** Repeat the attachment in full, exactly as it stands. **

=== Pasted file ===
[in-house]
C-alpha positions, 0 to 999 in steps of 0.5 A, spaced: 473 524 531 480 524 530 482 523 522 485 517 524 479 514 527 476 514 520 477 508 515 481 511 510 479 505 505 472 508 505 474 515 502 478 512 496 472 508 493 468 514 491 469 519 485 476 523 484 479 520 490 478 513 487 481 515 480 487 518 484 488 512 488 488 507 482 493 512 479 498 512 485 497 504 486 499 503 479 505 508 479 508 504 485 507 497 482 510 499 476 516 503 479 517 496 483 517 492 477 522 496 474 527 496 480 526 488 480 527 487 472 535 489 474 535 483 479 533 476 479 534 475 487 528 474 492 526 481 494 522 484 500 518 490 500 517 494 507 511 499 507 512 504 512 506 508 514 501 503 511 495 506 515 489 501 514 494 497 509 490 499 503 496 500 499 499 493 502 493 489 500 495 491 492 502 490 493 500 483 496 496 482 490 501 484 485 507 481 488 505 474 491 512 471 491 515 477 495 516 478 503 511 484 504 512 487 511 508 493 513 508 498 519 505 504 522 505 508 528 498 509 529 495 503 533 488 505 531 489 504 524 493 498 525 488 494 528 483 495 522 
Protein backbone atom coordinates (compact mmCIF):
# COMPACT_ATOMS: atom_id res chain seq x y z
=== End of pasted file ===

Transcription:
[in-house]
C-alpha positions, 0 to 999 in steps of 0.5 A, spaced: 473 524 531 480 524 530 482 523 522 485 517 524 479 514 527 476 514 520 477 508 515 481 511 510 479 505 505 472 508 505 474 515 502 478 512 496 472 508 493 468 514 491 469 519 485 476 523 484 479 520 490 478 513 487 481 515 480 487 518 484 488 512 488 488 507 482 493 512 479 498 512 485 497 504 486 499 503 479 505 508 479 508 504 485 507 497 482 510 499 476 516 503 479 517 496 483 517 492 477 522 496 474 527 496 480 526 488 480 527 487 472 535 489 474 535 483 479 533 476 479 534 475 487 528 474 492 526 481 494 522 484 500 518 490 500 517 494 507 511 499 507 512 504 512 506 508 514 501 503 511 495 506 515 489 501 514 494 497 509 490 499 503 496 500 499 499 493 502 493 489 500 495 491 492 502 490 493 500 483 496 496 482 490 501 484 485 507 481 488 505 474 491 512 471 491 515 477 495 516 478 503 511 484 504 512 487 511 508 493 513 508 498 519 505 504 522 505 508 528 498 509 529 495 503 533 488 505 531 489 504 524 493 498 525 488 494 528 483 495 522 
Protein backbone atom coordinates (compact mmCIF):
# COMPACT_ATOMS: atom_id res chain seq x y z